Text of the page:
A 25-year-old male drives into an unseen wire while he is snowmobiling. The wire strikes his anterior neck and throws him from his snowmobile. Paramedics are unsuccessful in placing an endotracheal tube (ETT) in the ﬁeld. He arrives in the emergency department (ED) immobilized on a long spine board and with a cervical collar in place. He is unconscious, unresponsive to painful stimuli, and stridorous. Initial vital signs include a heart rate of 120 beats per minute, a blood pressure of 160/90 mm Hg, a respiratory rate of 24 breaths per minute, and an oxygen saturation of 93% on room air. A non-rebreather oxygen mask is applied, and his oxygen saturation increases to 97%.
Palpation demonstrates no obvious subcutaneous air, but there is a large abrasion across the anterior and lateral areas of the neck (Figure 21–1). Palpation of the larynx demonstrates crepitus and slight anatomic distortion. Plans begin immediately to further protect and secure the airway.
This picture shows that this “clothesline injury” patient has a large abrasion across the anterior and lateral areas of the neck.
INITIAL PATIENT ASSESSMENT AND MANAGEMENT
What Are the Important Considerations in Evaluating This Patient?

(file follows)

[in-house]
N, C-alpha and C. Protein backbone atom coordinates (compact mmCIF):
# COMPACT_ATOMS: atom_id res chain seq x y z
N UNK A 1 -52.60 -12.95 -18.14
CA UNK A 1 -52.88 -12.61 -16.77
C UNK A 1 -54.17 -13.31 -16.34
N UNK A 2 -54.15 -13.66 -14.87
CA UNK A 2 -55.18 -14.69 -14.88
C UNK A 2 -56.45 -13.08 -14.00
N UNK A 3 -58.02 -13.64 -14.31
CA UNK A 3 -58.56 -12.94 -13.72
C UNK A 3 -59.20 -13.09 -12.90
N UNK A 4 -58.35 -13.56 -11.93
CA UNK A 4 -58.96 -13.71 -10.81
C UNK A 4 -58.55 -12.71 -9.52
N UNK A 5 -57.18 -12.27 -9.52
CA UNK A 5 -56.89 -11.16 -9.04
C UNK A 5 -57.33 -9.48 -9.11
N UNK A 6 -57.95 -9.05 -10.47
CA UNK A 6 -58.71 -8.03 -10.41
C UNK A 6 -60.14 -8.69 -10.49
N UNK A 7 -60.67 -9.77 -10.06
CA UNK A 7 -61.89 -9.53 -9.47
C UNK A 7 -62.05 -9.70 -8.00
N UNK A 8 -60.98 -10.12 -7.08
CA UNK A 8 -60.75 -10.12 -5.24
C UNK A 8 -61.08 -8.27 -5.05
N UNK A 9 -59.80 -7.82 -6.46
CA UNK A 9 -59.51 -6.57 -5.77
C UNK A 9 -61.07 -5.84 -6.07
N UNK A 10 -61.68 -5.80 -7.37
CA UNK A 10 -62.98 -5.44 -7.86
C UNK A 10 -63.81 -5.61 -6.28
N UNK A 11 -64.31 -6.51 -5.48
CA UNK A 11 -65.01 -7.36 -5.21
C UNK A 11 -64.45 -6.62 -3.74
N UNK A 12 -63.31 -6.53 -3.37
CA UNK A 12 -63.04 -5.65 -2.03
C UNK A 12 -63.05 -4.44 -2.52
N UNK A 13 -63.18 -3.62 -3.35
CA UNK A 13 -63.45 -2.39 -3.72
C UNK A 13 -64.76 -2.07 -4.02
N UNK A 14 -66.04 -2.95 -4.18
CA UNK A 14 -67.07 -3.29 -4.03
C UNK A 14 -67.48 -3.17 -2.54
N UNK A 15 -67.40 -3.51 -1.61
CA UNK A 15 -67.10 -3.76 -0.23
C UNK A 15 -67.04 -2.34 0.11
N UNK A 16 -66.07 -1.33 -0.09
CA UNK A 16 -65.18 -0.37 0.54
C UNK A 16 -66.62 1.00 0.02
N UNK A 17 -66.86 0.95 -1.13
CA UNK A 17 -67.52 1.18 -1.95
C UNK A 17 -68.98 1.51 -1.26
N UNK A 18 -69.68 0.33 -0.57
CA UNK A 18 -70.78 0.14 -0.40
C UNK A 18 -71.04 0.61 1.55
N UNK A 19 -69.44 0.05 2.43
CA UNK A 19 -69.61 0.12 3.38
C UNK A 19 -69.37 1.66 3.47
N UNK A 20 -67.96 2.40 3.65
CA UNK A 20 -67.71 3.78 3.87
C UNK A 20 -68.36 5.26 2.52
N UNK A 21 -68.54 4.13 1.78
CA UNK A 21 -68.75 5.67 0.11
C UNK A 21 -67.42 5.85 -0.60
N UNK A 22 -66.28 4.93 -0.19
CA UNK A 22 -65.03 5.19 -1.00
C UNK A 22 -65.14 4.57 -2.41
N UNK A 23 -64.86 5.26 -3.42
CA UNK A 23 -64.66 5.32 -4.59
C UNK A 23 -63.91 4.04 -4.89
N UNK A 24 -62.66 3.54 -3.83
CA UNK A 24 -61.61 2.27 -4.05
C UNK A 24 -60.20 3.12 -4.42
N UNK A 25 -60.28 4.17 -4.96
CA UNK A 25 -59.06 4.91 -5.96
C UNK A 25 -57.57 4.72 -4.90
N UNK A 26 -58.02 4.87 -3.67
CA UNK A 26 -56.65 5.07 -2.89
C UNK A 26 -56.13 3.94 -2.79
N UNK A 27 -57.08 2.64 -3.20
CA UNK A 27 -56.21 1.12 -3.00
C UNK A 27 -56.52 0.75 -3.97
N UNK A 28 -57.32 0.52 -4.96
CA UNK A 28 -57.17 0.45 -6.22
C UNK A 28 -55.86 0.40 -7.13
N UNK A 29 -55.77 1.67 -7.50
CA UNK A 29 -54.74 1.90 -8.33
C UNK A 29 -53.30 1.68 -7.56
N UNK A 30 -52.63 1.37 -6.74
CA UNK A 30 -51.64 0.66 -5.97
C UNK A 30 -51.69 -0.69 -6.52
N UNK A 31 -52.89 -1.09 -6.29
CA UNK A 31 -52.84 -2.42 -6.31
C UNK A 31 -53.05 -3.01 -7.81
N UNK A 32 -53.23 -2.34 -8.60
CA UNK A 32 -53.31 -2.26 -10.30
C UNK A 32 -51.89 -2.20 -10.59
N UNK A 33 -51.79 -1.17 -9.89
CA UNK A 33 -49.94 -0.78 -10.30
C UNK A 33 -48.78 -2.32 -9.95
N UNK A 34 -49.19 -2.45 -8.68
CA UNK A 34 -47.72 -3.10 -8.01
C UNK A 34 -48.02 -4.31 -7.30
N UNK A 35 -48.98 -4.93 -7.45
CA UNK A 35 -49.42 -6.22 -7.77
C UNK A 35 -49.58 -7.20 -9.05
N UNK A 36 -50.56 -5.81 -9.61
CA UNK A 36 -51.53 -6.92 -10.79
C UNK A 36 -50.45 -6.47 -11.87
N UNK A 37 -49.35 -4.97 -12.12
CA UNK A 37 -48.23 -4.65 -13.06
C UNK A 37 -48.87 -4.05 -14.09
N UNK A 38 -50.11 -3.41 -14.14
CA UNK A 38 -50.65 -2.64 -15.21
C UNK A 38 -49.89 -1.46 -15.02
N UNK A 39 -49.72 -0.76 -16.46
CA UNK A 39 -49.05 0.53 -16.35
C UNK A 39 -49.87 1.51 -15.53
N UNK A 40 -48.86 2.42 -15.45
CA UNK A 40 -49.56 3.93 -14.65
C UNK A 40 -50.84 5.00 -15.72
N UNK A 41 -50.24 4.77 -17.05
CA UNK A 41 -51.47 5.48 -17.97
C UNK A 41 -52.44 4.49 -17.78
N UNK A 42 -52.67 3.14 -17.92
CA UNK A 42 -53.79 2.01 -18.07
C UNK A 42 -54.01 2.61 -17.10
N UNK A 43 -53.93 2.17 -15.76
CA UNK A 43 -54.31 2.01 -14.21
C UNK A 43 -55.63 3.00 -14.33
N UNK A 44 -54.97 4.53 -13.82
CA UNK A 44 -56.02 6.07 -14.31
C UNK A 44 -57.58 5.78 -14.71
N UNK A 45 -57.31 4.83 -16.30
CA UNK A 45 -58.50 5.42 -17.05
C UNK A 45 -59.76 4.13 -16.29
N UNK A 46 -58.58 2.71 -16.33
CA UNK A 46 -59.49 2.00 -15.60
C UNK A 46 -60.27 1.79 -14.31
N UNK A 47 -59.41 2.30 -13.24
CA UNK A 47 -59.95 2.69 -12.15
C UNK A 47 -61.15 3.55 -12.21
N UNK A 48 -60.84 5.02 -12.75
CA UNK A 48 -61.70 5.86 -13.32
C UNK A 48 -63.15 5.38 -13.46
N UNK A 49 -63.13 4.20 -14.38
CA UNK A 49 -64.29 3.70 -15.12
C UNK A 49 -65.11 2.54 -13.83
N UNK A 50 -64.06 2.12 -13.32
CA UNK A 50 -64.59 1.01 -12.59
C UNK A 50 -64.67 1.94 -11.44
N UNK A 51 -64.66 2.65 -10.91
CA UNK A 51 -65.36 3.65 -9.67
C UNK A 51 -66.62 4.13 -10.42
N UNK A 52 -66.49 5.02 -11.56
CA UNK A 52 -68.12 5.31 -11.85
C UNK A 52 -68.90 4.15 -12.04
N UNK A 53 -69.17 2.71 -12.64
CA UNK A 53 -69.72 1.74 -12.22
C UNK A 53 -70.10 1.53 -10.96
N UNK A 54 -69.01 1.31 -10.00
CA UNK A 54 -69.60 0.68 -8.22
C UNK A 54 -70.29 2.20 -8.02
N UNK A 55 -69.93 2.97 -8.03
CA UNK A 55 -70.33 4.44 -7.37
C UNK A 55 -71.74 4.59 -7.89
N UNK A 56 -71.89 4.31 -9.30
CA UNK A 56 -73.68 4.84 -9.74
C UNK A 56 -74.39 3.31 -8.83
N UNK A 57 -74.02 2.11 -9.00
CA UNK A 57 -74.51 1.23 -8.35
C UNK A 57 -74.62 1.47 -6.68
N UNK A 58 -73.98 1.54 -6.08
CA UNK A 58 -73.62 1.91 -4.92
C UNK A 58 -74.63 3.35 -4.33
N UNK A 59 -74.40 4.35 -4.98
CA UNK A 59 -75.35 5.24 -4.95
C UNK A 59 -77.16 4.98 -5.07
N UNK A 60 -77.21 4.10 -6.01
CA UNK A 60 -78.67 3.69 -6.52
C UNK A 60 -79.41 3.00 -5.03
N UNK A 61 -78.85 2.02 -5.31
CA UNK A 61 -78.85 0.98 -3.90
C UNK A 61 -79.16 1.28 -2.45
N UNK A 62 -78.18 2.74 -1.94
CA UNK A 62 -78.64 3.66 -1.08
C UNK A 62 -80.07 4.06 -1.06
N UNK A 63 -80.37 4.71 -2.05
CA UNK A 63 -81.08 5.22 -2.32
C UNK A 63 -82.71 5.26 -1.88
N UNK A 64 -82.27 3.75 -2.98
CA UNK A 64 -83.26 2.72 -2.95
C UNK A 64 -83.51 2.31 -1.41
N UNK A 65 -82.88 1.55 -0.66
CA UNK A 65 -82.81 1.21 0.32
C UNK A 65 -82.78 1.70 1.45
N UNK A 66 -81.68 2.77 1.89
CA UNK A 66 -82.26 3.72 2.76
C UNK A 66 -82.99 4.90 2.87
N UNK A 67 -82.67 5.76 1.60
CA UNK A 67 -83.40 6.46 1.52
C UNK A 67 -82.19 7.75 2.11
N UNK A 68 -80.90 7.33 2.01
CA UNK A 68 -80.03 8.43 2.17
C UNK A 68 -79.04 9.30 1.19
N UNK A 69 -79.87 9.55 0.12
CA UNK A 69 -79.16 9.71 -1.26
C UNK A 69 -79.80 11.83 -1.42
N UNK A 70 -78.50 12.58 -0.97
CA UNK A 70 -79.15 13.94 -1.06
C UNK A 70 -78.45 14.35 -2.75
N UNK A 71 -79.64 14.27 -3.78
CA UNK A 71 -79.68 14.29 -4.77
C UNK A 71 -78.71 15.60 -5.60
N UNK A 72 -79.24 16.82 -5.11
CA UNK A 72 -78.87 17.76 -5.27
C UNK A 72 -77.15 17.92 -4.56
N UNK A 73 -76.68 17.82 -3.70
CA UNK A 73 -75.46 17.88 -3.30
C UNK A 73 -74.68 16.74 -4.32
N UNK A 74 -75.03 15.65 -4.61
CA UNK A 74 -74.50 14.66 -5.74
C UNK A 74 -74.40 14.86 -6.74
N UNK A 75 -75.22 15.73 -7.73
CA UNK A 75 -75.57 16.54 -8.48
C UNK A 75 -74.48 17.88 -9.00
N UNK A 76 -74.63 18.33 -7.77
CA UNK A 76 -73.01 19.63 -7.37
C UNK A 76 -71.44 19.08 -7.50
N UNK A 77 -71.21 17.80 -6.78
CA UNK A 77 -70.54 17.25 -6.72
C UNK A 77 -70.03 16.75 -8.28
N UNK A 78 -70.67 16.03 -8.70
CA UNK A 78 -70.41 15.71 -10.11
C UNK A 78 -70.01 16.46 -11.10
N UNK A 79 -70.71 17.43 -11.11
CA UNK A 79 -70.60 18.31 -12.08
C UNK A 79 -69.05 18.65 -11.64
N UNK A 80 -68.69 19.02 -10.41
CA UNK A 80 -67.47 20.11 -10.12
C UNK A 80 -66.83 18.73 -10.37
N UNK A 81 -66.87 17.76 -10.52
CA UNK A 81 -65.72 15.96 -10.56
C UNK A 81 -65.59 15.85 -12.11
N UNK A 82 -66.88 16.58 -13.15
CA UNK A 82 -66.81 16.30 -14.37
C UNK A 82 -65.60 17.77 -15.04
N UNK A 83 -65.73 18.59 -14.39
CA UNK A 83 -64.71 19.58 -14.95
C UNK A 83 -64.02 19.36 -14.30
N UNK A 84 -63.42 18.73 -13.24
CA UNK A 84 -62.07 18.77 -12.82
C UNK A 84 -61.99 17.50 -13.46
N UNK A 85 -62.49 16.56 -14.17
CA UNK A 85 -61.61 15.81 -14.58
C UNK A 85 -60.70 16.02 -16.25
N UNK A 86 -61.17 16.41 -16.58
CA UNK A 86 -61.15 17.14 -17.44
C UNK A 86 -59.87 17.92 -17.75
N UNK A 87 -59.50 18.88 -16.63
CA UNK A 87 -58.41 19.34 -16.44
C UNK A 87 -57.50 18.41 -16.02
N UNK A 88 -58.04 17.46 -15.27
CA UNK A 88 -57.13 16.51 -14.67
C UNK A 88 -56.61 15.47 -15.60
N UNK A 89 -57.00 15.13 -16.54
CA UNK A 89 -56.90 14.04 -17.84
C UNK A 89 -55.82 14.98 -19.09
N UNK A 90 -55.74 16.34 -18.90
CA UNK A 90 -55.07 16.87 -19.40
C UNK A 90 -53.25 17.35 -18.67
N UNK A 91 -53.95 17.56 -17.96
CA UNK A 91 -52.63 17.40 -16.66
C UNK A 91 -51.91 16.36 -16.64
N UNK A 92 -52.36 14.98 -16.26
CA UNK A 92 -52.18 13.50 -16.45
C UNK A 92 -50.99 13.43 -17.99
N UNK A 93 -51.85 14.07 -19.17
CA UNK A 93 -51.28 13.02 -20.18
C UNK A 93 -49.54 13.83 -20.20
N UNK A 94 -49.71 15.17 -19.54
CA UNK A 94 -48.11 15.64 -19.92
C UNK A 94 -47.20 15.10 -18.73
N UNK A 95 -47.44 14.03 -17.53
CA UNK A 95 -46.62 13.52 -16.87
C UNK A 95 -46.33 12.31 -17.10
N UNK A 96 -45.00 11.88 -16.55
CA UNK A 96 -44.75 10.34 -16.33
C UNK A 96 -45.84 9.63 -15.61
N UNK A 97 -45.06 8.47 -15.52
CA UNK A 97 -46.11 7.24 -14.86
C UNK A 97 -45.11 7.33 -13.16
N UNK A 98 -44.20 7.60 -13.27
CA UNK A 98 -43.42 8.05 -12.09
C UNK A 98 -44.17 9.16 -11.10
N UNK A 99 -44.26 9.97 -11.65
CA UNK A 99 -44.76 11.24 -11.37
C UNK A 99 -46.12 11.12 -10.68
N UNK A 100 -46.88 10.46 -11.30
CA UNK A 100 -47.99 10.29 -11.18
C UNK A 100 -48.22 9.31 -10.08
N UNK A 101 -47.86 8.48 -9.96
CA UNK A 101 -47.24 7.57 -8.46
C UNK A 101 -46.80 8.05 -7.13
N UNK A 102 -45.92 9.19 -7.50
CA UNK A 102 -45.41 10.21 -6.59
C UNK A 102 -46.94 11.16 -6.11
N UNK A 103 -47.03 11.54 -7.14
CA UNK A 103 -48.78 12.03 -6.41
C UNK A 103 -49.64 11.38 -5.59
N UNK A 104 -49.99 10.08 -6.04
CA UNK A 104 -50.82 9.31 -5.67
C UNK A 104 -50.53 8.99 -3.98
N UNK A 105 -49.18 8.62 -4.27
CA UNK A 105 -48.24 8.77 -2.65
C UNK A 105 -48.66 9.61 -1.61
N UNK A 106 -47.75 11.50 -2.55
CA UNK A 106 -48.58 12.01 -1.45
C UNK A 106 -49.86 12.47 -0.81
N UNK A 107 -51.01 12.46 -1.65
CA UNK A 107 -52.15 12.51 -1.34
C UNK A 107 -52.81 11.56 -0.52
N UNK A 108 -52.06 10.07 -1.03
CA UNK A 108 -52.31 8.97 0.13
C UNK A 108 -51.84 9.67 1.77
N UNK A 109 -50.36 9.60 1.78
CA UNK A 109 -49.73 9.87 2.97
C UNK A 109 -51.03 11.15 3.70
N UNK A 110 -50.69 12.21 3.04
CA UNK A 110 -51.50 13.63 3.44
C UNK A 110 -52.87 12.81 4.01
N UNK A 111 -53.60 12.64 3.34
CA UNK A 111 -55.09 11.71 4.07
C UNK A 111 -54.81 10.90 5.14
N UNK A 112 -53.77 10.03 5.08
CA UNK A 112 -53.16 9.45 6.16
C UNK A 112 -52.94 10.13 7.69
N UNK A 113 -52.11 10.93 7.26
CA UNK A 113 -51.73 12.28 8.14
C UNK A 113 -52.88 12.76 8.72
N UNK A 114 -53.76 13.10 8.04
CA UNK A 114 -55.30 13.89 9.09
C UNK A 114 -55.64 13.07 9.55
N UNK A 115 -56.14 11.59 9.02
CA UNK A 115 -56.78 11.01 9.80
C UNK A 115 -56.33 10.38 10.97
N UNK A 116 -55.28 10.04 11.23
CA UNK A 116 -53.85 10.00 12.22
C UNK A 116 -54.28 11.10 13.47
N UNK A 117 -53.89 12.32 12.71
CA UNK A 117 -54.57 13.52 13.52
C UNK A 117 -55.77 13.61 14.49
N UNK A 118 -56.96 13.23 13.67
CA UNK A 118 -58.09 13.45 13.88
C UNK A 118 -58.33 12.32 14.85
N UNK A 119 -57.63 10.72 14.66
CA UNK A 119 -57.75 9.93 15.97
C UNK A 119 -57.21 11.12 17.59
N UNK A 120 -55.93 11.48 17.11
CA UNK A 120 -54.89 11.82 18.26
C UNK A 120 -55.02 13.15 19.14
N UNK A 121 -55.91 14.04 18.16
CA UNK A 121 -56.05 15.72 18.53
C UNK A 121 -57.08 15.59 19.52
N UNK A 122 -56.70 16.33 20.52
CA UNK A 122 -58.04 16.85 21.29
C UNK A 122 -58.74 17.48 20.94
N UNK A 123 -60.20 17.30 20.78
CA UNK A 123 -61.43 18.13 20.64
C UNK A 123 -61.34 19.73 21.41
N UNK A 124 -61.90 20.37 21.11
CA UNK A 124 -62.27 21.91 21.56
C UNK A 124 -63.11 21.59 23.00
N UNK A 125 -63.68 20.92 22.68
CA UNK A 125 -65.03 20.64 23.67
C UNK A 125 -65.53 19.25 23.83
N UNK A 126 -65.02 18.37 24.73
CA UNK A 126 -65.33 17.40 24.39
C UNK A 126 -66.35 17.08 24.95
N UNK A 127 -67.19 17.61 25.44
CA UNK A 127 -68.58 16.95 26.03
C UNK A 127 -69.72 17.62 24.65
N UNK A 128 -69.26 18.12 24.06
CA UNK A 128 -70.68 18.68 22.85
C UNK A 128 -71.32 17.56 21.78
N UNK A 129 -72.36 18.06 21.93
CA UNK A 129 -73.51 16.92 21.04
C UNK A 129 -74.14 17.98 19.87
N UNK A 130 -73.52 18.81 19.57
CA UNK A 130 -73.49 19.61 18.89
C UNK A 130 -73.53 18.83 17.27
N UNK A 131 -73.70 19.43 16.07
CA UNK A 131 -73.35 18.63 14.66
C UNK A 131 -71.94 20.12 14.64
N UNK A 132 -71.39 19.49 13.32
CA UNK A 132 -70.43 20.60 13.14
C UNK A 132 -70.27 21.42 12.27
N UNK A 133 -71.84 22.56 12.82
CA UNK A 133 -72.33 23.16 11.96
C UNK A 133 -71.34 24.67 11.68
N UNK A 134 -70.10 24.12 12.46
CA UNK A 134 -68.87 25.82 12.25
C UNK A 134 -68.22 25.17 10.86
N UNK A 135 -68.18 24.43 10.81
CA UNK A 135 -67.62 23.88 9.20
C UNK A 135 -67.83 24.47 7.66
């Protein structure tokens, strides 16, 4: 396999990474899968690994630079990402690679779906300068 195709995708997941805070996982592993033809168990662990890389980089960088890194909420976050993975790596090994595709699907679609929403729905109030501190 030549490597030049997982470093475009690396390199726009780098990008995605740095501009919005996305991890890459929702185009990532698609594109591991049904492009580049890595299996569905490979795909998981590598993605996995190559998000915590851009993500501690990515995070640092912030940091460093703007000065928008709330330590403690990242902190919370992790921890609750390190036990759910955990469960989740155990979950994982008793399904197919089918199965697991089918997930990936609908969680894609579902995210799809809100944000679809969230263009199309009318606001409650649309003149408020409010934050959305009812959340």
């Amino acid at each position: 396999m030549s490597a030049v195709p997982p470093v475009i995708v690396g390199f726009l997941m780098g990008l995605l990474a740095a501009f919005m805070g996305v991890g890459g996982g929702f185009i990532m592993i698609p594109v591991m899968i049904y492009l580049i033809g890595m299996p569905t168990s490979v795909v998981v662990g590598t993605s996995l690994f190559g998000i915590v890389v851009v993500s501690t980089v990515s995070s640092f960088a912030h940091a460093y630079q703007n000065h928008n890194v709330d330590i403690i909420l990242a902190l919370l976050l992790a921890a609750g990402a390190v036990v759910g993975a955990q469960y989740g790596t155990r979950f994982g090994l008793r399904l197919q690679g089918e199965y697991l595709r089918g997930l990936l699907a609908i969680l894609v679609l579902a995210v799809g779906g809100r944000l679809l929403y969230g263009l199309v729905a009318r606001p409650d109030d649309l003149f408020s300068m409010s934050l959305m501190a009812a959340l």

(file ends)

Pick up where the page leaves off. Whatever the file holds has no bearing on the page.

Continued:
Upon arrival at the ED, the team should follow a protocol that is consistent with the guidelines of the Subcommittee of Advanced Trauma Life Support® of the American College of Surgeons Committee on Trauma.1-3 Aggressive initial management and a high index of suspicion for associated injuries are key steps in the successful management of patients with this type of injury.
A young patient with no signiﬁcant medical history should have adequate cardiorespiratory reserve. His initial oxygen saturation is concerning, which prompts the addition of supplemental oxygen. His depressed level of consciousness could be due to a number of factors; anoxic injury to the brain or spinal cord must be a consideration. His blood pressure, elevated pulse rate, and use of accessory muscles of respiration would suggest that his cervical cord is essentially intact. Despite two small studies which suggest that laryngotracheal injury is compatible with a normal cervical spine,4,5 the airway practitioner must assume that this patient has a cervical spine fracture until proven otherwise.2,6
Other associated injuries can occur with this type of “clothesline injury.” These include facial lacerations, vascular injuries, laceration of the esophagus,7 and injury to the recurrent laryngeal nerve.8 It is imperative to thoroughly evaluate the patient after first ensuring airway, breathing, and circulation.
What Are the Airway Priorities in This Patient?
The urgency of the presentation places the airway practitioner in a difficult situation. Unfortunately, a comprehensive evaluation of the airway will ...